This short series of reports includes news on Japan's idea to use old railway tunnels to grow mushrooms, a treatment for the solar sneeze reflex and the safest, most boring hearth, the video fireplace.
If your days don't seem as sunny and bright as they used to be, don't blame your attitude—it's the weather. A recent study indicates that the country is becoming cloudier. Using U.S. National Weather Service data, William L. Seaver of Virginia Polytechnic Institute and James E. Lee of the MITRE Corporation compared the number of cloudless days in 45 U.S. cities during two periods, 1900-1936 and 1950-1982. All but one of the cities, they found, had more sunny days during the first half of the century than during the second half. St. Louis dropped from 7.2 to 4.7 cloudless days per month, Washington, D.C., went from 5.3 to 4.4 sunny days and Los Angeles lost nearly three days of sun per month—from 10 cloudless days to 7.6. Fort Worth, Texas, showed an "insignificant" increase in sunny days: from 7.4 to 7.5. Climatologists don't know for sure why the change is occurring. One theory suggests that jet contrails are "seeding" the skies, encouraging condensation and cloud formation. Another blames air pollutant particles for creating the seeding effect. And a third theory holds that the polar weather front has been shifting southward and is bringing in more clouds.
In an attempt to find ways to augment its otherwise dwindling income, Japan National Railways has discovered that old railway tunnels are perfect for growing mushrooms. The abandoned tunnels—dark, moist and stable in temperature—offer ideal conditions for growing shimeji mushrooms, popular in Japan. The company is turning the cast-off caverns into profitable fungus farms.
Natural-foods cooks have long scorned aluminum utensils, saying that the metal binds with certain minerals—such as phosphorus and calcium—and robs foods of nutritive value. Recent evidence linking aluminum with Alzheimer's disease and other neurological disorders has added to their case, particularly in light of studies proving that aluminum compounds can be released from pots and pans during cooking. Now more fuel has been added to the fire: Experiments indicate that the leaching process is "dramatically enhanced" by water containing fluoride, at levels normally used in municipal fluoridation. In a letter published in Nature magazine, scientists report that water containing one pan per million (ppm) of fluoride frees nearly 200 ppm of aluminum when boiled 10 minutes in aluminum utensils— that's 1,000 times the amount of aluminum released in nonfluoridated water. Prolonged boiling raises aluminum concentrations even higher, to about 600 ppm.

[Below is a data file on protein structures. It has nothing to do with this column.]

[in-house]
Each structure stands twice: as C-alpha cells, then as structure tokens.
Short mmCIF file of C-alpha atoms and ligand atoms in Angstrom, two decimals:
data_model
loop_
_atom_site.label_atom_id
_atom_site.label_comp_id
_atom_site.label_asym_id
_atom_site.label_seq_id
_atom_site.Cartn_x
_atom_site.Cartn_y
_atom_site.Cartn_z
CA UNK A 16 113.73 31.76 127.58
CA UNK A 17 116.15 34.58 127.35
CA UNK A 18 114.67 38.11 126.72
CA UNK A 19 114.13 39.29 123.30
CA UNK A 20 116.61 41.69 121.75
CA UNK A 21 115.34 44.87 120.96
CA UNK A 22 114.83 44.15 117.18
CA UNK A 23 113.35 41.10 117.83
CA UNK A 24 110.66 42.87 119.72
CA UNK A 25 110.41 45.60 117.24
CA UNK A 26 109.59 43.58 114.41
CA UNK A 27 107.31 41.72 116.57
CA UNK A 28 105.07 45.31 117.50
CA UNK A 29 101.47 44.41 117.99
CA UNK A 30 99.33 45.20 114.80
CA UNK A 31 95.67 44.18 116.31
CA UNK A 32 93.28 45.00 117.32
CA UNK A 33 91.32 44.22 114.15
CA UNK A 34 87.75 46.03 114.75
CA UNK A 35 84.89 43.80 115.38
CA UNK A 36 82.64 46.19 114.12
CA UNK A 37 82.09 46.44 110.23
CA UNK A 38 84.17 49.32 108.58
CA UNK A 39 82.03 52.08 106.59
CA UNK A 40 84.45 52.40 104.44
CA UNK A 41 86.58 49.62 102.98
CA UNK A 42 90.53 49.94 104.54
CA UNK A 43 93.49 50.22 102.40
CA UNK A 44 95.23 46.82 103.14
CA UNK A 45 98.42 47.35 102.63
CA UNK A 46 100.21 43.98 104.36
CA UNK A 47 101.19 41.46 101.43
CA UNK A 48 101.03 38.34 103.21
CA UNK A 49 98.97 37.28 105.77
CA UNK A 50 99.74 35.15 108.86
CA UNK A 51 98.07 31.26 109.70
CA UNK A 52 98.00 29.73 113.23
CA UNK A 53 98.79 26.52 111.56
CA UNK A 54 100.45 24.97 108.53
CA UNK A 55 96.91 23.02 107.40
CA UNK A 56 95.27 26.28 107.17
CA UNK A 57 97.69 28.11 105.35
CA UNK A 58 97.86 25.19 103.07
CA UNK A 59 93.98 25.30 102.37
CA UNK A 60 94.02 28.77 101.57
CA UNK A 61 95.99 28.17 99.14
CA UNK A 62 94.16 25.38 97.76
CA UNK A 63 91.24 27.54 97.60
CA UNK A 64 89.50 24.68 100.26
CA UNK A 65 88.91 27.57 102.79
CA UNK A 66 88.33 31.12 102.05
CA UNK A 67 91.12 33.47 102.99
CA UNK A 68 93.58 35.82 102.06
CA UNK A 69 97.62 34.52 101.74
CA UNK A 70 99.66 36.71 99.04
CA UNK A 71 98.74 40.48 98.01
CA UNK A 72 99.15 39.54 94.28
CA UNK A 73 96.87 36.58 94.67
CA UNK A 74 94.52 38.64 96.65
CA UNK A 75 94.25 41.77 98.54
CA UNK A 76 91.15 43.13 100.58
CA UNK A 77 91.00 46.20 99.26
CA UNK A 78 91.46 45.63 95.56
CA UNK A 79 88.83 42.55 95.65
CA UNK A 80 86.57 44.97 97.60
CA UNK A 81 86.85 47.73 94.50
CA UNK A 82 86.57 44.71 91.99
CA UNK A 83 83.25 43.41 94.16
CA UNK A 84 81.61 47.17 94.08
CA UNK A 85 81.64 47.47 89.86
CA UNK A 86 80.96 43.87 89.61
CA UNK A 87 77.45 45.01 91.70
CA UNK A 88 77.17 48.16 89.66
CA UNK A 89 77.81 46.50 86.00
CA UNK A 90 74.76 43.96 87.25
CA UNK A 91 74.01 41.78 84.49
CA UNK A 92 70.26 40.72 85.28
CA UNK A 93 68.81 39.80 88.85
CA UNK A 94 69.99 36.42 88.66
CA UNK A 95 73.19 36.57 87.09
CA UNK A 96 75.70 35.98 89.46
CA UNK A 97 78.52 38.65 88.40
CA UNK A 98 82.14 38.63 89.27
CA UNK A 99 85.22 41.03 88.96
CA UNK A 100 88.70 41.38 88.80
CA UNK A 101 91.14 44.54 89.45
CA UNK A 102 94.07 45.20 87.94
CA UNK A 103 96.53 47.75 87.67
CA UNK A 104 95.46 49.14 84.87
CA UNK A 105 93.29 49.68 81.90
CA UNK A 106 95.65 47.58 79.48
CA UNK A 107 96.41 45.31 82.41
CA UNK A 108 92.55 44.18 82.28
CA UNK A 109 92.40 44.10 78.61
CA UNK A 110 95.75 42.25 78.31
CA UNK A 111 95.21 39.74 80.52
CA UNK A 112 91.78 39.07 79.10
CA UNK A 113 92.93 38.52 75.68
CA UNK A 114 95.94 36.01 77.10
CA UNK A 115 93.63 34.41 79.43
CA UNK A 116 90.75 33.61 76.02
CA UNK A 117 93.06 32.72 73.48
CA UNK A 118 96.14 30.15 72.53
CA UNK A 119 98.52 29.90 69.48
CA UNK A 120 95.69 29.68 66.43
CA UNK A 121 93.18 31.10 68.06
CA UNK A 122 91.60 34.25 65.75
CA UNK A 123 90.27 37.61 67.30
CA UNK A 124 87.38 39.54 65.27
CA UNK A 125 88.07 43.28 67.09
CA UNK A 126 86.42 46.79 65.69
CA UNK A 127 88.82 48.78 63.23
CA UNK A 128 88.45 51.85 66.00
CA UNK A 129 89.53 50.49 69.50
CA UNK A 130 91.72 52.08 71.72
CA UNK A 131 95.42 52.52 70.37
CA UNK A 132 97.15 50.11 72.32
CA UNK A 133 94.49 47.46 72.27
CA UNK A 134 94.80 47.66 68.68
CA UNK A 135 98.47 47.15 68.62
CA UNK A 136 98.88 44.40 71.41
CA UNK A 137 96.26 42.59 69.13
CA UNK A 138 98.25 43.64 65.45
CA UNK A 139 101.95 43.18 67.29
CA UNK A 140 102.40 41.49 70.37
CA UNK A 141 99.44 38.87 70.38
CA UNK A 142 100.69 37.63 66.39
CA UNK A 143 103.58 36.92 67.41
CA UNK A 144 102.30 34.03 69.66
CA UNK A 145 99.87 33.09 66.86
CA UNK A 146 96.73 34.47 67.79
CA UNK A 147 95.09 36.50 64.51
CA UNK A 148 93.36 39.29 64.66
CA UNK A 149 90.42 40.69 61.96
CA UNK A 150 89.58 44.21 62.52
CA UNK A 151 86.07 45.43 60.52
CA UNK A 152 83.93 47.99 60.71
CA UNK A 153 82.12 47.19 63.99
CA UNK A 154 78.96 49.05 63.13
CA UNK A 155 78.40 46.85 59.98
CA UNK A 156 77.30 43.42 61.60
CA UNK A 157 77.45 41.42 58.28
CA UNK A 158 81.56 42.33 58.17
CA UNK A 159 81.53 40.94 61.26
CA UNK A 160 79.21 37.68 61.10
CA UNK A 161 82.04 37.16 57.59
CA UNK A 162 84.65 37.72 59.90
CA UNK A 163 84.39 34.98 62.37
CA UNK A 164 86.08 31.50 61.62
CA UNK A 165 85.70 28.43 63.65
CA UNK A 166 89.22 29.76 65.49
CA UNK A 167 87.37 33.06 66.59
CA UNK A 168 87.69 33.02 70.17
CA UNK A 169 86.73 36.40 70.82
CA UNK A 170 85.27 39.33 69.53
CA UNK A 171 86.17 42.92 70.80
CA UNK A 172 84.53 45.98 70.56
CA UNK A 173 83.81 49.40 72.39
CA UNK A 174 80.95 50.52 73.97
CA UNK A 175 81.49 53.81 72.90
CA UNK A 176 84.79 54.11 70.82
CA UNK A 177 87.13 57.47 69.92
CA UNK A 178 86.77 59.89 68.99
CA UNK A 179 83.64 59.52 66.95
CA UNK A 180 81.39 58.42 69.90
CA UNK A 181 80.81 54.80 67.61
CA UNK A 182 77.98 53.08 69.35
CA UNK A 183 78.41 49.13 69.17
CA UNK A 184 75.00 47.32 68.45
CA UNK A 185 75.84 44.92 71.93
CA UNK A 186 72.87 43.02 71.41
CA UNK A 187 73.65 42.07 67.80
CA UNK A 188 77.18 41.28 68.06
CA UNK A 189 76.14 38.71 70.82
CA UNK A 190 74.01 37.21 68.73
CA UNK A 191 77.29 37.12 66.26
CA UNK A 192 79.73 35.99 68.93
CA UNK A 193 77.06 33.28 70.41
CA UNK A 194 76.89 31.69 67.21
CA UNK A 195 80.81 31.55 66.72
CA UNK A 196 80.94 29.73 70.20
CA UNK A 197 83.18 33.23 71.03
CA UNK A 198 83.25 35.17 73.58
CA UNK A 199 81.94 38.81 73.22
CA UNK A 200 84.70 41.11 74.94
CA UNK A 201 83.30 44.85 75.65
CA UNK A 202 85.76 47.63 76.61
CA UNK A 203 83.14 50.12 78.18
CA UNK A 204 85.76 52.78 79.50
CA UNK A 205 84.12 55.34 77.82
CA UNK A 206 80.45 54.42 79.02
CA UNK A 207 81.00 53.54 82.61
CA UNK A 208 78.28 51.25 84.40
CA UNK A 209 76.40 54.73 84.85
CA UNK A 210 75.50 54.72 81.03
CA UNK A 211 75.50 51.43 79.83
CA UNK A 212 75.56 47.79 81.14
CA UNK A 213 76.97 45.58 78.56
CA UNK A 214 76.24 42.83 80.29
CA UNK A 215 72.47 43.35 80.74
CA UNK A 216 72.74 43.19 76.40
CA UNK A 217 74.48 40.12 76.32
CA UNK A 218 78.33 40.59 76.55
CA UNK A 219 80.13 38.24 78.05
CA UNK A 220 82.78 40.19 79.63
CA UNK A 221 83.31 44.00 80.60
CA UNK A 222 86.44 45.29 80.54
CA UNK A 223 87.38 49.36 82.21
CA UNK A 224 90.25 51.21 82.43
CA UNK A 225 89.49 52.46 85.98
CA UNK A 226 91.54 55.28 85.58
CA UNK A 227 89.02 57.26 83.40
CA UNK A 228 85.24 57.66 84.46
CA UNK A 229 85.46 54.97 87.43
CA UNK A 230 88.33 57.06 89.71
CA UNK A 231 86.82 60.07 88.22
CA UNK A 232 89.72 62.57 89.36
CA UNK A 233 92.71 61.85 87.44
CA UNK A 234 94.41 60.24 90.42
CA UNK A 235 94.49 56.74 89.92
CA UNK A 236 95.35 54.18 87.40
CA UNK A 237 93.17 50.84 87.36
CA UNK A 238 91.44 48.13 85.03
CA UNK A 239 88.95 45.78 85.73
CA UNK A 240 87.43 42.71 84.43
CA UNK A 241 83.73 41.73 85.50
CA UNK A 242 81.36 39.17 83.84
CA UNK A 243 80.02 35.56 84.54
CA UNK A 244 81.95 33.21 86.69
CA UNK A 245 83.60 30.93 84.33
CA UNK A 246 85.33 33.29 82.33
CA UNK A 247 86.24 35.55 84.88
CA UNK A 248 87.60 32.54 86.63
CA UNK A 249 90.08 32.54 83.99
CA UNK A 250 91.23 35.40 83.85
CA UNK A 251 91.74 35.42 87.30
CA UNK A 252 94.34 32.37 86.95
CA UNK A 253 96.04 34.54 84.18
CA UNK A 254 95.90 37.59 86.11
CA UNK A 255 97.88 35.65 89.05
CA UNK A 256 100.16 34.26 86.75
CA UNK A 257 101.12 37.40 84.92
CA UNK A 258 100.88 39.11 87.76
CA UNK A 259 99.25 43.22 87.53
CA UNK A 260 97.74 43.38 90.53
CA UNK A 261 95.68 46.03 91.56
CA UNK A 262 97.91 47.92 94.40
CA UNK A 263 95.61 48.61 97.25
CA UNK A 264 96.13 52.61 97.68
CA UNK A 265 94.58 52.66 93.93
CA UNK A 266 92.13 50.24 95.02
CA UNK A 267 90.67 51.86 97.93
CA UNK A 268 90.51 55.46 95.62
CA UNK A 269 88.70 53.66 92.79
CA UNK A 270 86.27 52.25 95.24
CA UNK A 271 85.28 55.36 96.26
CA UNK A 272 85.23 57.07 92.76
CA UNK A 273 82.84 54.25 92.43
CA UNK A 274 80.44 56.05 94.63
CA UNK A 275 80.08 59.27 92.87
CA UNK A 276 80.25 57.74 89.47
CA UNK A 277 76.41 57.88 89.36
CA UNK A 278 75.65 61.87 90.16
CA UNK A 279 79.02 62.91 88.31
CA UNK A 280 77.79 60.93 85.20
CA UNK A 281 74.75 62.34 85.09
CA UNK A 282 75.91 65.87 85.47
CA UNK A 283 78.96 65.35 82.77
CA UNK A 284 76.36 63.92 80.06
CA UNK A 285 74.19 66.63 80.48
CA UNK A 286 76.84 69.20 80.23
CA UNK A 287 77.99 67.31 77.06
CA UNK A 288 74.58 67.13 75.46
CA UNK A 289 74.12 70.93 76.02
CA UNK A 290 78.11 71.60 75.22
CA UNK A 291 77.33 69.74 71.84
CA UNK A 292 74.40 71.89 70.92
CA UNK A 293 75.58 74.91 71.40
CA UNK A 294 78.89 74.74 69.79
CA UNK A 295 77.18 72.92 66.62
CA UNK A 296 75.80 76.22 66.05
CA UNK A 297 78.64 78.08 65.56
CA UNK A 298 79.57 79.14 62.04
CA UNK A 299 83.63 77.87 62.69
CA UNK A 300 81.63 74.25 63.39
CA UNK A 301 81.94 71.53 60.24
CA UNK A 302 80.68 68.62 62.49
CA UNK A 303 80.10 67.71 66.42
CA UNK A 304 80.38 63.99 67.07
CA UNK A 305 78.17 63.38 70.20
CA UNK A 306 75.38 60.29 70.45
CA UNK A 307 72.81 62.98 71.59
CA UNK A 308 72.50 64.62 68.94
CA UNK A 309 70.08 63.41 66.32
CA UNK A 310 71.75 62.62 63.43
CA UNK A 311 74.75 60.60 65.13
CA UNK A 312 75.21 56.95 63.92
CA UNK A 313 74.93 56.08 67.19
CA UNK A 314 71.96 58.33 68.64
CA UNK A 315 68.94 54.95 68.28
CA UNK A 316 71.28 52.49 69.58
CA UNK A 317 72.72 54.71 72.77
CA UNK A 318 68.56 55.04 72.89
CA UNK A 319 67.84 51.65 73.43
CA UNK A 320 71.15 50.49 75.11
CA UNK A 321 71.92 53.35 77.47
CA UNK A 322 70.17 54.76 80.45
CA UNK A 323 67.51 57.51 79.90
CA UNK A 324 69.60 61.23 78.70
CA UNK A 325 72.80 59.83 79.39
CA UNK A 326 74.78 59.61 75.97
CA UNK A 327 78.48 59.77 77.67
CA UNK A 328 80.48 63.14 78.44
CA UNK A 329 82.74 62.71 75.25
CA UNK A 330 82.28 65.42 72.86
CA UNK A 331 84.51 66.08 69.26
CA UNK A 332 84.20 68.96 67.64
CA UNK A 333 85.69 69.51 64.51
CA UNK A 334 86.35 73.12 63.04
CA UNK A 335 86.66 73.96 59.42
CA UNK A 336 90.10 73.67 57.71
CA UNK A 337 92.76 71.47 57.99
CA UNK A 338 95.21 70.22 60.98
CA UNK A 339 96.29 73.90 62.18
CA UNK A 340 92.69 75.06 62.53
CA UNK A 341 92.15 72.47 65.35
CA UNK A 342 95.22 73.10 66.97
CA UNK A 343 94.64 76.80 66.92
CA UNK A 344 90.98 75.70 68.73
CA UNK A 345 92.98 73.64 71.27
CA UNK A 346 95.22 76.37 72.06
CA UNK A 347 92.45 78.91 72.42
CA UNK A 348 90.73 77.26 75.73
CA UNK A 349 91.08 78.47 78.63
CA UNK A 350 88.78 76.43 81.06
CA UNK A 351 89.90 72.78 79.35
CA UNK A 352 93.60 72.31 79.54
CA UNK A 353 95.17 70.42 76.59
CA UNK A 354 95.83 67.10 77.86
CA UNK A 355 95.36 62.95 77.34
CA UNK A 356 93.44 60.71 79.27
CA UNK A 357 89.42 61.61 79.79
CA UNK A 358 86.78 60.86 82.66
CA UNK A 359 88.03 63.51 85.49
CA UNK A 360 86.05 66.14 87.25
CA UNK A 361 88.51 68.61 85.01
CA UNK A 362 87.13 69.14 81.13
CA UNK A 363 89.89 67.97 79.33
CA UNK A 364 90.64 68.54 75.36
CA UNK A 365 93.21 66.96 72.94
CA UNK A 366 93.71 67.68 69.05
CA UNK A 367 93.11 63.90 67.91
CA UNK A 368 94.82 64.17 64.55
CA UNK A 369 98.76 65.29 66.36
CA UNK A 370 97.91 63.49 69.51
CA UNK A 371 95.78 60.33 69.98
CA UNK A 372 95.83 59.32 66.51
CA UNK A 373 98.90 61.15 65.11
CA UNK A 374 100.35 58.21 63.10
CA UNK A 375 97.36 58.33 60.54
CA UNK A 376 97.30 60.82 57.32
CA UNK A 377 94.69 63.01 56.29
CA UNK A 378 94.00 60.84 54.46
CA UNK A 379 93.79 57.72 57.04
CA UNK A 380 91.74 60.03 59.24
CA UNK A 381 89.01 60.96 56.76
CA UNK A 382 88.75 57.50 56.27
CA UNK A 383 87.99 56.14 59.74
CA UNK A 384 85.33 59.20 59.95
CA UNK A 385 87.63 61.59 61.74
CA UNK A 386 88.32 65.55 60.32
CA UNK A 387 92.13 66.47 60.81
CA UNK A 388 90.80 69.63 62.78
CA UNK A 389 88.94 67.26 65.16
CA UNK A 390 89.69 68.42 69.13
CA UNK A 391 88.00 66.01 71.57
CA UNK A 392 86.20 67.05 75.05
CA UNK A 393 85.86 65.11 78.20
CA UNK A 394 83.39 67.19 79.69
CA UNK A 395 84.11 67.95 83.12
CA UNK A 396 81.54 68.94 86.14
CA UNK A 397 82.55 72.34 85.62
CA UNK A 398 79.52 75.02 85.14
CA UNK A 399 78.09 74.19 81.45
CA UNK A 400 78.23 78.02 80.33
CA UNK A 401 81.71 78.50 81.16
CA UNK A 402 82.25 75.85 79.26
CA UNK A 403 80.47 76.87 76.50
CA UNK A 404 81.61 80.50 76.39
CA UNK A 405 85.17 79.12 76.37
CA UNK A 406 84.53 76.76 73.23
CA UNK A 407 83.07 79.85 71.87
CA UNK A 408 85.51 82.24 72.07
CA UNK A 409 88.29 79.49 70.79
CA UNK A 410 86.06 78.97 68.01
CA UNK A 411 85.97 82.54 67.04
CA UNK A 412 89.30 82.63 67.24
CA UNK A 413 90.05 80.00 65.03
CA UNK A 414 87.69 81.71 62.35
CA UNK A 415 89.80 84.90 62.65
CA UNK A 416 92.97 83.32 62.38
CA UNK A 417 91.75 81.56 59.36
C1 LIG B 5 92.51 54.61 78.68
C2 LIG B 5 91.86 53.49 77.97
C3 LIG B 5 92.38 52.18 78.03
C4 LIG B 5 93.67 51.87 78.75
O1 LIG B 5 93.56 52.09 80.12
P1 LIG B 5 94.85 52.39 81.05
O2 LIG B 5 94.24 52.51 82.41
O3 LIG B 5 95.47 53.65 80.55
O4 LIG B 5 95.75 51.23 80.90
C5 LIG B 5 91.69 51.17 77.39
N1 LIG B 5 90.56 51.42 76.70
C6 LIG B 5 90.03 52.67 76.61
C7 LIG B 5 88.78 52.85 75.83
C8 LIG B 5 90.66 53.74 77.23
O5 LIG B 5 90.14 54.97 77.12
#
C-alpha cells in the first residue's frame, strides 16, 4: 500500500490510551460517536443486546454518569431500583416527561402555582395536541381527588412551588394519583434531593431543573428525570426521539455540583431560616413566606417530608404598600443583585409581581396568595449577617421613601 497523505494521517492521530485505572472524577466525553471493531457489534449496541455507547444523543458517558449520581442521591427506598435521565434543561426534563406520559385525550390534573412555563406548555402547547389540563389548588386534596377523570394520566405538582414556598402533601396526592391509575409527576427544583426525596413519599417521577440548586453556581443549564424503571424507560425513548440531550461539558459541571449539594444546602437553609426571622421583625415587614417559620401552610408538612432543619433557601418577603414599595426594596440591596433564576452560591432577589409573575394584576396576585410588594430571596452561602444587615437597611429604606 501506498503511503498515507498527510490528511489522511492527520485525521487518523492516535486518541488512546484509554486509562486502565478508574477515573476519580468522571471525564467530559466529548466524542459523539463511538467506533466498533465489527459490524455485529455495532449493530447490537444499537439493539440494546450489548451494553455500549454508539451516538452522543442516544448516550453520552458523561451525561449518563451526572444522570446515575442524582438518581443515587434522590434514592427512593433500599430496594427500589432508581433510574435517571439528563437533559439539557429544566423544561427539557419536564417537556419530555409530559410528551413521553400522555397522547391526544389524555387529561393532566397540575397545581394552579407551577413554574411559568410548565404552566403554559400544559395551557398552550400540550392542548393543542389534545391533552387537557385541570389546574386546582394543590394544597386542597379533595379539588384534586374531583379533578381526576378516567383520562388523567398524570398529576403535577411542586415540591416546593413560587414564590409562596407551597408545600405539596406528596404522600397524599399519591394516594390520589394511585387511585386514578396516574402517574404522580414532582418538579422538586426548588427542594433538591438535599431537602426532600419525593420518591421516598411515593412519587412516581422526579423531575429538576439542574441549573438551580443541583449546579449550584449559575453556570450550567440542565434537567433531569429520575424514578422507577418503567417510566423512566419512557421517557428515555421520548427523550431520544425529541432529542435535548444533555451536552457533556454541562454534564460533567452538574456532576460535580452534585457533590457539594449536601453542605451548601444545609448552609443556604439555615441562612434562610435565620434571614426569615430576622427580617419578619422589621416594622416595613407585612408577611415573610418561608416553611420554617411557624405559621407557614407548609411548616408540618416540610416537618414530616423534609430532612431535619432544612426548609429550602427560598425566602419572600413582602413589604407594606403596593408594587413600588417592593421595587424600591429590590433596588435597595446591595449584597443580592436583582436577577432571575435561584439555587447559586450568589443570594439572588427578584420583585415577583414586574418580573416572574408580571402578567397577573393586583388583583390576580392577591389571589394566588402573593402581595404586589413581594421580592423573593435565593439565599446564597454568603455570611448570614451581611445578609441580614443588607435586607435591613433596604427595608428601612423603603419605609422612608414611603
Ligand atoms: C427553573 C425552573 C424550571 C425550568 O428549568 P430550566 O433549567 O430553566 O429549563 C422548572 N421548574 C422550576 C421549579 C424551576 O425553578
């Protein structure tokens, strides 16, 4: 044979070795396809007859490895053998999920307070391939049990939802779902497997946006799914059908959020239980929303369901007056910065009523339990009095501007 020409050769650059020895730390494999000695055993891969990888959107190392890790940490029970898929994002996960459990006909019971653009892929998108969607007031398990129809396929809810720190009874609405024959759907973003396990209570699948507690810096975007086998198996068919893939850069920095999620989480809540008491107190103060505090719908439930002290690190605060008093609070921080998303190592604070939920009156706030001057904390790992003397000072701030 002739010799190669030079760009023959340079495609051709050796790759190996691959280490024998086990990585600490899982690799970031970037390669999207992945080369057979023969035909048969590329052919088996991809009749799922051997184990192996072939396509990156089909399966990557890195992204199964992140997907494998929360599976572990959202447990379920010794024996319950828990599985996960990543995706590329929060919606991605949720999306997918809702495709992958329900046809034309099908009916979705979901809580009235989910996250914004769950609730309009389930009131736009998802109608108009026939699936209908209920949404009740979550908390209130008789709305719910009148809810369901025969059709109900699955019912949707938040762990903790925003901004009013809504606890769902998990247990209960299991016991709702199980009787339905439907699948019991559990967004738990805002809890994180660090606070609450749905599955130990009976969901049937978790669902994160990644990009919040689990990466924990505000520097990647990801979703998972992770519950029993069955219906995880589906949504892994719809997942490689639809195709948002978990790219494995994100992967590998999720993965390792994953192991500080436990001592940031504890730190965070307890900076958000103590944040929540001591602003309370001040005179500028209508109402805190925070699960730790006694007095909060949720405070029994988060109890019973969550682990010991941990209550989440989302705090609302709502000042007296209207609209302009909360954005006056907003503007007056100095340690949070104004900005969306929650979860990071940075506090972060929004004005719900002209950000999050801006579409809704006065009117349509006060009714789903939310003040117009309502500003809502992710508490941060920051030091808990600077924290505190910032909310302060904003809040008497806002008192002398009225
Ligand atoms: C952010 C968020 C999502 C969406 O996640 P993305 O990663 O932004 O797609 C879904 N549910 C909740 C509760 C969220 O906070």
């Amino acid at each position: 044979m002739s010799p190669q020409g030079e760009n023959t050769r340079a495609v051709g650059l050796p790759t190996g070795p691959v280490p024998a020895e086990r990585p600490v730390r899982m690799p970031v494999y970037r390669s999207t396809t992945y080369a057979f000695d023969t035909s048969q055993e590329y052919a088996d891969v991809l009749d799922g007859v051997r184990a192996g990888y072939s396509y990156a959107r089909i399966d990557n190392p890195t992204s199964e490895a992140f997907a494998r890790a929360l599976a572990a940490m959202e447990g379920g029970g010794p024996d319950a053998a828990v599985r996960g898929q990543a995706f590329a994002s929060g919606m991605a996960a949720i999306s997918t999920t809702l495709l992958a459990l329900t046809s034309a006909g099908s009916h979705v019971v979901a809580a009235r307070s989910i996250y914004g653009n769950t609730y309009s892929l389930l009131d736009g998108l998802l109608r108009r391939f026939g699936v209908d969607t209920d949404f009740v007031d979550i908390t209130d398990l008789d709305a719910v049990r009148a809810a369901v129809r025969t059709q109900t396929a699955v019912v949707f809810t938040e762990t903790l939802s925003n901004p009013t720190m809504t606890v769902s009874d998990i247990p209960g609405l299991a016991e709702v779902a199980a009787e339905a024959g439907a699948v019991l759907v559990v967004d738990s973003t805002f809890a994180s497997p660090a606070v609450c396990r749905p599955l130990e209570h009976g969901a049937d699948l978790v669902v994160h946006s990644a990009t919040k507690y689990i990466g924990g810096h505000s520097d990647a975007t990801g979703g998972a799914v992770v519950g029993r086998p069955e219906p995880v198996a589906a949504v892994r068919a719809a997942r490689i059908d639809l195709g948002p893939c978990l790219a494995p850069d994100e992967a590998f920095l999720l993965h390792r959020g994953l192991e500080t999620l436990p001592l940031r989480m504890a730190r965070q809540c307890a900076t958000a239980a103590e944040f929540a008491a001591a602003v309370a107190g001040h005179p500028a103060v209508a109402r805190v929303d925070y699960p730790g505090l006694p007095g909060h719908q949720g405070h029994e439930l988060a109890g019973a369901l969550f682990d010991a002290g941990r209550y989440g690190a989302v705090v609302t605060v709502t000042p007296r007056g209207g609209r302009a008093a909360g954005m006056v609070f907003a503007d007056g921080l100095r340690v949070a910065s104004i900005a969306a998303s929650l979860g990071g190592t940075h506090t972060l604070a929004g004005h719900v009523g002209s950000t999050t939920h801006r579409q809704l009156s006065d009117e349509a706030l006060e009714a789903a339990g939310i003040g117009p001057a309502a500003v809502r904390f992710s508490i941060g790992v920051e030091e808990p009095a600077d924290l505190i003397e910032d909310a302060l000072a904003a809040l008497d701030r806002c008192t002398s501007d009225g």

H.J. Heinz Company has warned growers that it will no longer buy their produce for use as baby food if the crops have been treated with any of 12 chemicals now under "special review" by the Environmental Protection Agency. (Pesticides that, in the process of being registered, are identified as possibly hazardous are given special review status and intensively investigated by the EPA.) Heinz has given its growers a list of the compounds in question and warned that it will begin testing their crops for residues of the chemicals this year. The pesticides identified by Heinz: alachlor, aldicarb, captan, linuron, cyanazine, captafol, carbofuran, carbon tetrachloride, daminozide, ethylene oxide, TPTH and dinocap. Heinz is the nation's third largest baby food manufacturer. The two other big makers, Gerber Products Co. and Beech-Nut Nutrition Corp., have not yet taken similar action.